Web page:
Smugmug Rocks!

My plan had been for me to look into getting into stock photography sales sometime next spring. But I signed up for the two week smugmug trial and got hooked. There’s a lot to like about the smugmug web site if you’re looking to get online as a photographer (professional or not).

What got me to sign up was the realization that they had pretty much what I needed to sell photographs online.

Thinks I like about smugmug:

  1. The galleries and categories are very flexible and customizable and functional. I took some old photos that I’d had scanned onto a Photo CD and uploaded them. They look really good.
  2. customers can order prints, printing isn’t my forte, maybe someday, but not right now
  3. customers can buy and download digital files
  4. lots of online help and forums to participate in and ask questions

Things I don’t like:

  1. Limited download options. Basically they have a royalty-free pricing model with two license options, personal use and commercial. Each option has 3 price points based on file size. It’s actually more flexible since each gallery, and even individual photos, can have it’s own prices. But there’s no option for varying the file size, nor for pricing based on usage.
  2. There’s also no built in method for handling or indicating whether photos have model/property releases. I’ll have to explore this somewhat, as only model released photos should be used based on smugmug’s current license. There doesn’t seem to be a way to change the license terms which would allow photos for editorial uses where model releases are not usually needed.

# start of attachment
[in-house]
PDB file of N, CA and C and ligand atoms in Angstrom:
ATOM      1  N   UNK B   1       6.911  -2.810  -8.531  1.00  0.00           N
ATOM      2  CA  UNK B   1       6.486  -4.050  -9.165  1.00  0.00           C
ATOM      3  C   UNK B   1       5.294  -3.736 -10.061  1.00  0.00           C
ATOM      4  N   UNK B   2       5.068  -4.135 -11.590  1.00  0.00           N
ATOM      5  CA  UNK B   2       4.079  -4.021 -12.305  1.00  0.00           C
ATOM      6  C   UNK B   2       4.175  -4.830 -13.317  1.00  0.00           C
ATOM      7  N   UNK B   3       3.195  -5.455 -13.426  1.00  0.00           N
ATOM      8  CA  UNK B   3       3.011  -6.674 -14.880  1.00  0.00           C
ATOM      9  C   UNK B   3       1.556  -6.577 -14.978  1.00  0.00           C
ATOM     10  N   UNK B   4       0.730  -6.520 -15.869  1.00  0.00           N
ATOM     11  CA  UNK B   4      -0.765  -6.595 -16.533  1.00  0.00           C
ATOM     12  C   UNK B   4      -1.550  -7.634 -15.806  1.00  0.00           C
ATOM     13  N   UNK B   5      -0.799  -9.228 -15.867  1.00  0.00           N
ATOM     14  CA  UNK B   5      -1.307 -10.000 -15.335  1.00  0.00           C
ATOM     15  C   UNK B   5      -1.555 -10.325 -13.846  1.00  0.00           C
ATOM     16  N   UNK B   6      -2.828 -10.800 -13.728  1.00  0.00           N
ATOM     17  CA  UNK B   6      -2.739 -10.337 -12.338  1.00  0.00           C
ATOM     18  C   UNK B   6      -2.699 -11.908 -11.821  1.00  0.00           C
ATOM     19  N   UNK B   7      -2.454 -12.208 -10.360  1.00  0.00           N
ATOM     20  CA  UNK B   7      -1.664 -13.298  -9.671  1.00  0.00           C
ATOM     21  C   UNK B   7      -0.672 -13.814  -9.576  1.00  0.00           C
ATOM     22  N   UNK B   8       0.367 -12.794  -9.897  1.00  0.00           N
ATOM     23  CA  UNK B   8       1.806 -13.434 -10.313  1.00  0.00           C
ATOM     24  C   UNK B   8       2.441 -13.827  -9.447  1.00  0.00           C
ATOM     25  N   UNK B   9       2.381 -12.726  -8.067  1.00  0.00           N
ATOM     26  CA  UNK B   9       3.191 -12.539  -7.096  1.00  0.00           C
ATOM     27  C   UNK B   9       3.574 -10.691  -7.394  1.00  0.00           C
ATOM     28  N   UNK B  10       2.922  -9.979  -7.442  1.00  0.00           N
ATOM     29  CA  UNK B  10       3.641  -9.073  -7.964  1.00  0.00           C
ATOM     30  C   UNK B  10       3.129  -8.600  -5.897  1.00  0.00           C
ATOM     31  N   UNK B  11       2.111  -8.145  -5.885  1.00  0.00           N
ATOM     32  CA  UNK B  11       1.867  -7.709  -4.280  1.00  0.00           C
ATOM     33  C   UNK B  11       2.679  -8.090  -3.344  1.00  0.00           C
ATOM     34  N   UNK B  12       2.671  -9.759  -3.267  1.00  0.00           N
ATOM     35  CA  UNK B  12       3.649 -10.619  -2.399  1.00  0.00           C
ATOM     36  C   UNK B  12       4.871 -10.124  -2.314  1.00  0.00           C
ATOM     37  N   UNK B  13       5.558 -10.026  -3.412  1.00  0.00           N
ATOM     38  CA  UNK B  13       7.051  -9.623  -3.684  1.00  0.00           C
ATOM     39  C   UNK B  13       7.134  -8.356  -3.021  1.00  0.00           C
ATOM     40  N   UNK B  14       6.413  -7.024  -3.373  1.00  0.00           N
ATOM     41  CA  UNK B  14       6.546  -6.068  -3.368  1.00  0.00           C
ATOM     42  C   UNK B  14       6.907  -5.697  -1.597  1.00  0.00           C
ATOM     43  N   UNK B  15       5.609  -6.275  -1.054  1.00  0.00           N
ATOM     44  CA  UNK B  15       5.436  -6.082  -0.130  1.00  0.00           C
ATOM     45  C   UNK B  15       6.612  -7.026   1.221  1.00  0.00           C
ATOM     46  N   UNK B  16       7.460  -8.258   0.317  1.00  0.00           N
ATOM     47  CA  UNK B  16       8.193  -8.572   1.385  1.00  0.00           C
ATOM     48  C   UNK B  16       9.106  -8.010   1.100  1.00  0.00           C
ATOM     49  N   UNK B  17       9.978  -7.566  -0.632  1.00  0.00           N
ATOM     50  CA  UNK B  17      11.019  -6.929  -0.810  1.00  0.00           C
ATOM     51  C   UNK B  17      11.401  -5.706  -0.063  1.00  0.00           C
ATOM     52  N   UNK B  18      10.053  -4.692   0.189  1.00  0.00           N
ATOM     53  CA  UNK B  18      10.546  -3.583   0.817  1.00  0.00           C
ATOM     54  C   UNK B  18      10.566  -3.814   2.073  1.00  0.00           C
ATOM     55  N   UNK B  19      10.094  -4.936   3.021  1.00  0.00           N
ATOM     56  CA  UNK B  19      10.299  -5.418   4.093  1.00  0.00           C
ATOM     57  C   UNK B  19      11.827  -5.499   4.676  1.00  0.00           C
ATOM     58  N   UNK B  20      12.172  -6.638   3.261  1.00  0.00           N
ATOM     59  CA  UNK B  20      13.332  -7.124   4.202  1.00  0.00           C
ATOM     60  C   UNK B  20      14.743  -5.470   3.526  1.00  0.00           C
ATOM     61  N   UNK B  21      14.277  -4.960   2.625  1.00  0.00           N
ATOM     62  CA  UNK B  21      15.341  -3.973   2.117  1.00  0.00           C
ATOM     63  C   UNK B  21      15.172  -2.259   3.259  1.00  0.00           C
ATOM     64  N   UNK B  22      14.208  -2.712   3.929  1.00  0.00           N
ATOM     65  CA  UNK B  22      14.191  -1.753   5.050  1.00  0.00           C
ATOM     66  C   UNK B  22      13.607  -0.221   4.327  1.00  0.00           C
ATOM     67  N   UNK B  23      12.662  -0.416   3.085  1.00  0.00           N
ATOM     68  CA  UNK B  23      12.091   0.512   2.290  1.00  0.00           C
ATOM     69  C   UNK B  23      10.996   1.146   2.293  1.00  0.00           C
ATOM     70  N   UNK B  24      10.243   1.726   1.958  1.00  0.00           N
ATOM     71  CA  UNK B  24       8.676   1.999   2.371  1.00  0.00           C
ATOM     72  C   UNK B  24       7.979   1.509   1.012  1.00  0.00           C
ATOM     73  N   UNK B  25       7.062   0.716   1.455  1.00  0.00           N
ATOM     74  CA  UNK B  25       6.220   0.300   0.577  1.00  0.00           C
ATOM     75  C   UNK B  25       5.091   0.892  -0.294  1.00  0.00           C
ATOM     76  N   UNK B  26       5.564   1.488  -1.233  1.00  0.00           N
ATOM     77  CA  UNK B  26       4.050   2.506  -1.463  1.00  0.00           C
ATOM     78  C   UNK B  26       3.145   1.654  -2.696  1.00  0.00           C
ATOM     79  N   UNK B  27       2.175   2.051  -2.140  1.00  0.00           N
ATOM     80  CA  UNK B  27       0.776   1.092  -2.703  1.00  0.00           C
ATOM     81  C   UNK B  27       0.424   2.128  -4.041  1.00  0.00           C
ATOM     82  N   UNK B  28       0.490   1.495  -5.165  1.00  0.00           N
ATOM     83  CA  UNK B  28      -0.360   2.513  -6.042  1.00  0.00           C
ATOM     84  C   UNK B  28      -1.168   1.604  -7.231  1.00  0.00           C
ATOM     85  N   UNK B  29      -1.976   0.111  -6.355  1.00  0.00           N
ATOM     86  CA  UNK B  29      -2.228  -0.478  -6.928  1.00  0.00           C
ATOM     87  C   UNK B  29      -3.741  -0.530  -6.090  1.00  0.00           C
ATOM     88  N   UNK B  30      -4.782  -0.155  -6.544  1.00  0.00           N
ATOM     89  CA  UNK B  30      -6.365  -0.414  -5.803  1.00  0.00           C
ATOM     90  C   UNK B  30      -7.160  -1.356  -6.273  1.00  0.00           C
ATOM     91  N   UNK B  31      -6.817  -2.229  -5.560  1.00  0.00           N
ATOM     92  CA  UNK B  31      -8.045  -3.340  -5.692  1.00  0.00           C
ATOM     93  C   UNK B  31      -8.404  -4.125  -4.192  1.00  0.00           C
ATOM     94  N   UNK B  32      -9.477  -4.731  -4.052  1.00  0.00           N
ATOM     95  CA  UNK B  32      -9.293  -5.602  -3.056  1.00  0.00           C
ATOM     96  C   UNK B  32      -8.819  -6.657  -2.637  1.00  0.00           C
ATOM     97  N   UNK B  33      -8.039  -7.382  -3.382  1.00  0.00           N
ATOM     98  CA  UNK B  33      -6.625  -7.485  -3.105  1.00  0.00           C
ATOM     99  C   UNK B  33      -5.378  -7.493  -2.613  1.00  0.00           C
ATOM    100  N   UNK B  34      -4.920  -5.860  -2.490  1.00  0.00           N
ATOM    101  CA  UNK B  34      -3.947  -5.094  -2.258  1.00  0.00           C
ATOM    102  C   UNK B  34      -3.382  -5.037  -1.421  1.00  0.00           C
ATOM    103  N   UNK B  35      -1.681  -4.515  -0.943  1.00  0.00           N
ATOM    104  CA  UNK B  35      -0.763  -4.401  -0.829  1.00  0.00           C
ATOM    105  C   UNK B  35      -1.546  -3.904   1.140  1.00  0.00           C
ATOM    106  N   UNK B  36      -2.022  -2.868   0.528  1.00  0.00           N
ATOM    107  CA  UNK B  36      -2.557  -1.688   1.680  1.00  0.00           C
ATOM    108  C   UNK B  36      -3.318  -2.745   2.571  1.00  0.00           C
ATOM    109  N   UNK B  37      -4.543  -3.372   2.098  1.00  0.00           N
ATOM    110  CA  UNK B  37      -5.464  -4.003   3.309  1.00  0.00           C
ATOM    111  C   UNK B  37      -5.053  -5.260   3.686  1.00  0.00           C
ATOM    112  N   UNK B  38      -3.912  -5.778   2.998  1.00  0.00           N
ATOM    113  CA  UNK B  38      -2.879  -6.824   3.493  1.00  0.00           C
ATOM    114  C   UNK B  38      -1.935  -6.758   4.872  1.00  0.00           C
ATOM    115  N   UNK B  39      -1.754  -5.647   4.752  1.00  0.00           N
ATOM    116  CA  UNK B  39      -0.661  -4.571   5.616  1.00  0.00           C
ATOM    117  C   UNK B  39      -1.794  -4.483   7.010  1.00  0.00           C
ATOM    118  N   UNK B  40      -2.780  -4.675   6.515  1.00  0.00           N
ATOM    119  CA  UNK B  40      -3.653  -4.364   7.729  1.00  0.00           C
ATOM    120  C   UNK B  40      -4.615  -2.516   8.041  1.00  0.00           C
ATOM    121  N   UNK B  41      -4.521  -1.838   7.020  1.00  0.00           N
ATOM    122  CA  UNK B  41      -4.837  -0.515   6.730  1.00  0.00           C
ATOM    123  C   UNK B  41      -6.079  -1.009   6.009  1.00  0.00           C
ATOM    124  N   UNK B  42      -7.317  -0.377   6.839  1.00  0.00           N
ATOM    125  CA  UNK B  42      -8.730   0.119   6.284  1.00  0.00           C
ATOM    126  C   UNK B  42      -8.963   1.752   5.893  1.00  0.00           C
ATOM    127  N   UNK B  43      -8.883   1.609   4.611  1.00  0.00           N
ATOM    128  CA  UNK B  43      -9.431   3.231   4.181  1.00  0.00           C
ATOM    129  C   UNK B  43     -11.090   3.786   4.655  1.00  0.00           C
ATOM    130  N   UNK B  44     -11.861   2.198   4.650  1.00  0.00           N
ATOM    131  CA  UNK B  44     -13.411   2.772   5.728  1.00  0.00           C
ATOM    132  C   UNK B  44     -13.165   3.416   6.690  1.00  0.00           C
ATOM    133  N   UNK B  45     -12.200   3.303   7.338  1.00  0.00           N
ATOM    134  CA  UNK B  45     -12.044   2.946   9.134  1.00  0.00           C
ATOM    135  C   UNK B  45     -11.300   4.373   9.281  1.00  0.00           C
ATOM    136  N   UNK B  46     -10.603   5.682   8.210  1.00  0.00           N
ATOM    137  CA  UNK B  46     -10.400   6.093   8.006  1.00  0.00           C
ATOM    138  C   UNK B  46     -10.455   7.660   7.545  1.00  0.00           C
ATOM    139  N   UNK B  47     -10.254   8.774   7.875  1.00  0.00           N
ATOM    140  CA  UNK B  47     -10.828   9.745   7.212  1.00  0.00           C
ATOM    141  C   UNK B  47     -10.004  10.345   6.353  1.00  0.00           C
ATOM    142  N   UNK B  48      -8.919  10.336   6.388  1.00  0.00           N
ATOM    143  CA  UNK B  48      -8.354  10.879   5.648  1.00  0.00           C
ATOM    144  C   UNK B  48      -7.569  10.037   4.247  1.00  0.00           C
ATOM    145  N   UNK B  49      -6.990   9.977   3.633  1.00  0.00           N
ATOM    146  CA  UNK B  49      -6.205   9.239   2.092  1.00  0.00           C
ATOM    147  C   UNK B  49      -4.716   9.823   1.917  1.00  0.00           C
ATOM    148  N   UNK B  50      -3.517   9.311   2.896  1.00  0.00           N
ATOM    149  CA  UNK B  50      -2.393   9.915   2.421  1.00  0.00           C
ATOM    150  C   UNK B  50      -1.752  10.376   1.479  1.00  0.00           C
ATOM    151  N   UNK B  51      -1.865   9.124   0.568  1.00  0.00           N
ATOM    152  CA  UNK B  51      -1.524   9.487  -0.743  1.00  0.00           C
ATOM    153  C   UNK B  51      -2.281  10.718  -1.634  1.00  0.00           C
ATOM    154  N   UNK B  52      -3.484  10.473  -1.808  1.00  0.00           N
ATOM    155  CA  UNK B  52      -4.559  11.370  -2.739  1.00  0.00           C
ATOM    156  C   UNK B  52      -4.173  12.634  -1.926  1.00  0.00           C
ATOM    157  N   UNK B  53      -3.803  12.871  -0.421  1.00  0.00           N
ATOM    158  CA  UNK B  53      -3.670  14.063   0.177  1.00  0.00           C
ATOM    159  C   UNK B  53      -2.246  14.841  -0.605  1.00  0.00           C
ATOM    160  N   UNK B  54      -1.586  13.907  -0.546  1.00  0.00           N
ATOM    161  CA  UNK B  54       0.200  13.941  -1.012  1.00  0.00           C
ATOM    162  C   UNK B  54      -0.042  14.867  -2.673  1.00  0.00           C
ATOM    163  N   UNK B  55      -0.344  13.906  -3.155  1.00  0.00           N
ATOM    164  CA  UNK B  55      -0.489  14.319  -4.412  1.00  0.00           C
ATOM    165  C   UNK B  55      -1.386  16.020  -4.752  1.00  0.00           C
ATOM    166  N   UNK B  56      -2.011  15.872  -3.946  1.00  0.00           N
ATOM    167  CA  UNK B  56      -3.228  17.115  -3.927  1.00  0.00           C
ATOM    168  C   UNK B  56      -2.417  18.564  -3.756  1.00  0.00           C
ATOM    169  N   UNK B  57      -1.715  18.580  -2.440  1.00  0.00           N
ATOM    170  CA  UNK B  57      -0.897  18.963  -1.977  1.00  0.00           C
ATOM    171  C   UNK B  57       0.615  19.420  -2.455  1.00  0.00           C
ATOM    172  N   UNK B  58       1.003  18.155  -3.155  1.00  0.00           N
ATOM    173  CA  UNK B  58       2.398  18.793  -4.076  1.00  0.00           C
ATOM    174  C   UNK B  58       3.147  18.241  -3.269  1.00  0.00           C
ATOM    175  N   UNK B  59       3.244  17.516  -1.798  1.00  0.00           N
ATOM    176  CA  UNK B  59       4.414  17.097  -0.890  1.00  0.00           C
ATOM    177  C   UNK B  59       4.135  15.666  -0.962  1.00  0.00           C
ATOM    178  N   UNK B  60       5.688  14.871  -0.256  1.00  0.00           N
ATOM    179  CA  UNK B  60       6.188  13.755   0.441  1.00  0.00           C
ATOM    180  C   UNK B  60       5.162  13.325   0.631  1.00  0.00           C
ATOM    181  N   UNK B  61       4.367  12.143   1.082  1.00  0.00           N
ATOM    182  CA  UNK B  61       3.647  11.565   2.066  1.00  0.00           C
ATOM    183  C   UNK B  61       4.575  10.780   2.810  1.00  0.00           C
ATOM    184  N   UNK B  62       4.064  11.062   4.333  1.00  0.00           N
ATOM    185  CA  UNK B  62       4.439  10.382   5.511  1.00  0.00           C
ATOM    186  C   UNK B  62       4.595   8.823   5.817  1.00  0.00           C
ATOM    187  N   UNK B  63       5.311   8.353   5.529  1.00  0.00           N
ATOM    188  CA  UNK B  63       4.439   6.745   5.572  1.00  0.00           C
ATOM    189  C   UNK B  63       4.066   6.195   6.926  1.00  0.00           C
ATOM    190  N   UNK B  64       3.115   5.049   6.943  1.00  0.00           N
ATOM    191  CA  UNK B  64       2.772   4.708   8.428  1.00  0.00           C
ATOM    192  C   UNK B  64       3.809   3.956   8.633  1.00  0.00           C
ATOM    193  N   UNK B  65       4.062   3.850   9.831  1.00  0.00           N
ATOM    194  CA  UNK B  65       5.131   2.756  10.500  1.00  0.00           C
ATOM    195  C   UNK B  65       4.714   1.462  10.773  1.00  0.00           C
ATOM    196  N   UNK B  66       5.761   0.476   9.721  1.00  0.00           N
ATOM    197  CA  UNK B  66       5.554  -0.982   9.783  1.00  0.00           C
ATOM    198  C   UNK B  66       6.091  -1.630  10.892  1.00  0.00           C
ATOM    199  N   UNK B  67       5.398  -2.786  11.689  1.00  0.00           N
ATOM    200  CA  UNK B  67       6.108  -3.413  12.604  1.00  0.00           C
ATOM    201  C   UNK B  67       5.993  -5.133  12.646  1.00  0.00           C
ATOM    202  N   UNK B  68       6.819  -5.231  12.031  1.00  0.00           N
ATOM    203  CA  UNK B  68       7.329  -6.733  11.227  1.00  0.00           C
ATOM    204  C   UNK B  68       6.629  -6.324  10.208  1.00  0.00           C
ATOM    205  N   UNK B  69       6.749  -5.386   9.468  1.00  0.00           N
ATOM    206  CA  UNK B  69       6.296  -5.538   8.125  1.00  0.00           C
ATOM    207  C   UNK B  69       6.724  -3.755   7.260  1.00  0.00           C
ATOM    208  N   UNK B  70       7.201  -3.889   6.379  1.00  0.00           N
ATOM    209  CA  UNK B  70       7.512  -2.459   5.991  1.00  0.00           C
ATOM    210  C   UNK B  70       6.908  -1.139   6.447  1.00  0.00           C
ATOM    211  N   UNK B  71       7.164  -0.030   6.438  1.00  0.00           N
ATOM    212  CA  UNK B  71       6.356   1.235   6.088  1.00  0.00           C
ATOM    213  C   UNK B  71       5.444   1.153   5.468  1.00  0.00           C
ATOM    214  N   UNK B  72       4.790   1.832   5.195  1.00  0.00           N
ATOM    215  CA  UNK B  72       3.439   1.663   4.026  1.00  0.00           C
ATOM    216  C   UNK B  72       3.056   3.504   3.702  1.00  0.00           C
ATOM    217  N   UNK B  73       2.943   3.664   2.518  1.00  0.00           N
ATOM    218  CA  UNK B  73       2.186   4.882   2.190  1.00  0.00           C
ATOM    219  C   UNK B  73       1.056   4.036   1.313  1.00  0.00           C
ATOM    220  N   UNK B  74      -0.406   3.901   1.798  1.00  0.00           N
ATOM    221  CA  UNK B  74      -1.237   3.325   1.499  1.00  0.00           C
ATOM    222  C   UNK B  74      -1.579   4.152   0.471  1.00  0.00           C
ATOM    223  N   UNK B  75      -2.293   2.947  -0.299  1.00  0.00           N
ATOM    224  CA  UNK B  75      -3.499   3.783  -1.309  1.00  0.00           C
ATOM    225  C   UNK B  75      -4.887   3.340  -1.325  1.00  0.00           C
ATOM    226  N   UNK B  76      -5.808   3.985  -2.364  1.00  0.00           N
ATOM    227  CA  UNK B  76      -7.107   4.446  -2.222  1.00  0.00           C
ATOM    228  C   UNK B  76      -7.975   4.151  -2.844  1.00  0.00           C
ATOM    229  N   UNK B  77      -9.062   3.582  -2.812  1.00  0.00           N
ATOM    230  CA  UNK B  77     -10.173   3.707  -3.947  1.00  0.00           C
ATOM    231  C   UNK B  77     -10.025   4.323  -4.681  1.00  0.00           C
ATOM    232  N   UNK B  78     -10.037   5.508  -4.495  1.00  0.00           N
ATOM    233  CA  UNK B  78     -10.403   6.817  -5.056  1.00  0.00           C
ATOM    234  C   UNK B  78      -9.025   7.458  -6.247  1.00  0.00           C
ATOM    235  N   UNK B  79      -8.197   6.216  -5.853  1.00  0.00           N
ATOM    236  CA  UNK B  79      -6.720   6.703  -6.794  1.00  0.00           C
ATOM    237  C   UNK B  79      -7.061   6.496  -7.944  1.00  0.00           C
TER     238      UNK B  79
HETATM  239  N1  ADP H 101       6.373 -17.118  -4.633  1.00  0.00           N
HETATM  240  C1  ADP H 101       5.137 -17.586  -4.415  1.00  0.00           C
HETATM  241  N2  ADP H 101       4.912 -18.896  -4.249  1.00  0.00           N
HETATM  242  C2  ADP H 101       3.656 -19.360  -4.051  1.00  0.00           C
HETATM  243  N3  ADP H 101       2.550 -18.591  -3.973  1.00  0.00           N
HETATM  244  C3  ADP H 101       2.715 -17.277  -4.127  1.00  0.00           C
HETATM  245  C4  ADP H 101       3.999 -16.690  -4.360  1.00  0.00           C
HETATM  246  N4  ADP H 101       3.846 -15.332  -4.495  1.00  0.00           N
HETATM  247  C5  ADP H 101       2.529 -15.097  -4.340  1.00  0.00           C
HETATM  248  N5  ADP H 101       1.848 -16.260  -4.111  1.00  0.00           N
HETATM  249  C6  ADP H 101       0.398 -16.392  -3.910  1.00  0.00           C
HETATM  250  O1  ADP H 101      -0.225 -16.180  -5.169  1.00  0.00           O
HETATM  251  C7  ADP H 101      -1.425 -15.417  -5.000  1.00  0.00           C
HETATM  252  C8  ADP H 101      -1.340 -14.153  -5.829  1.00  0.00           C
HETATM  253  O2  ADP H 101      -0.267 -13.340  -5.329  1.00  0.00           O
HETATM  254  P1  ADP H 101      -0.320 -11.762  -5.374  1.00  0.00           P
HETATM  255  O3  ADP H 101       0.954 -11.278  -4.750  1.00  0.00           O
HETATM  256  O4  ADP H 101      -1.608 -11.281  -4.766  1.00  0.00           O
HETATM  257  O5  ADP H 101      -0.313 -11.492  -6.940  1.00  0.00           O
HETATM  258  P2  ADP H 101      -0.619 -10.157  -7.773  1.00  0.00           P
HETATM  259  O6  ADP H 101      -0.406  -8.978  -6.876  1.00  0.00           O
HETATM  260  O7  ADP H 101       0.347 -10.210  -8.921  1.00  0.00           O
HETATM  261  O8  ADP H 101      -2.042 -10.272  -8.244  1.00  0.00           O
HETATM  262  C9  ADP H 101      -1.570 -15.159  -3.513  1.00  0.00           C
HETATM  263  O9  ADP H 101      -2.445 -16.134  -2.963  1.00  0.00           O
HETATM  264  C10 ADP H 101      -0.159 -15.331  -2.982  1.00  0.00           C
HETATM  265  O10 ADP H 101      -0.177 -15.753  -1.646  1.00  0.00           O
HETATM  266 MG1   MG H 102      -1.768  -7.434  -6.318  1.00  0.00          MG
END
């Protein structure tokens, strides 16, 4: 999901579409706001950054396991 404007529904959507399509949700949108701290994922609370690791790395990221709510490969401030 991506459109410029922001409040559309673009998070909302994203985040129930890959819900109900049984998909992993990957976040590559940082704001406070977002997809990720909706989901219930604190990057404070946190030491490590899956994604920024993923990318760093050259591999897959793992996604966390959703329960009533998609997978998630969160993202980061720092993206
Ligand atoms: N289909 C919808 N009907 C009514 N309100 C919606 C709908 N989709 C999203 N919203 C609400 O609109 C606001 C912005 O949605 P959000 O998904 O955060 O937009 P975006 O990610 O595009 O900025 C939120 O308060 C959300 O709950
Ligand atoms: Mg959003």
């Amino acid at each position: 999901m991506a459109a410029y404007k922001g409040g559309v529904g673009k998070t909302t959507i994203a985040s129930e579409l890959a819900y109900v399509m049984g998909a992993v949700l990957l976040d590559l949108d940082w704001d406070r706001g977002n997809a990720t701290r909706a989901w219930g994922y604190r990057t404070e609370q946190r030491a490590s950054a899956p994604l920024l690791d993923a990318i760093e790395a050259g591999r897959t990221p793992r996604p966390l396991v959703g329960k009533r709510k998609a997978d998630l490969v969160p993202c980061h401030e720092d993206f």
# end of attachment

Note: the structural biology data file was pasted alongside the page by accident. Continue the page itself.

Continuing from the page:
Smugmug is not free, in fact the professional level which I signed up for is $150 per year. But with unlimited photo storage and website traffic that’s pretty good. I pay $65 per month to run a virtual private server for some other websites I look after. Given that a photographer could run their entire web site using the smugmug service, it’s a deal just from a web site pricing point of view.

Another thing smugmug charges is a percentage of sales of both prints and downloads. Basically it’s a 15% transaction fee. On the one hand that’s hefty, on the other hand, you get a lot for your 15%. At the Creative Kids web site we used to sell craft kits and take orders by credit card. It probably cost us at least 5% in transaction fees direct to credit card companies. Indirect costs included maintaining an extra bank account just for Mastercard payments, supporting our customized shopping cart software, and the backend tracking and processing of orders. At smugmug, all that should be pretty much taken care of. Well worth it in my opinion.

I still have some research to do. But it’s a bit like pulling myself up by my bootstraps. I’ve uploaded some photos, but I don’t really want to start selling them quite yet because I don’t have any colour management going on yet. Once I can ensure I’ve got some quality files uploaded I’ll open things up. I also want to get some prints done by smugmug, I’m sure they’ll make nice prints, but that’s something I have to check out.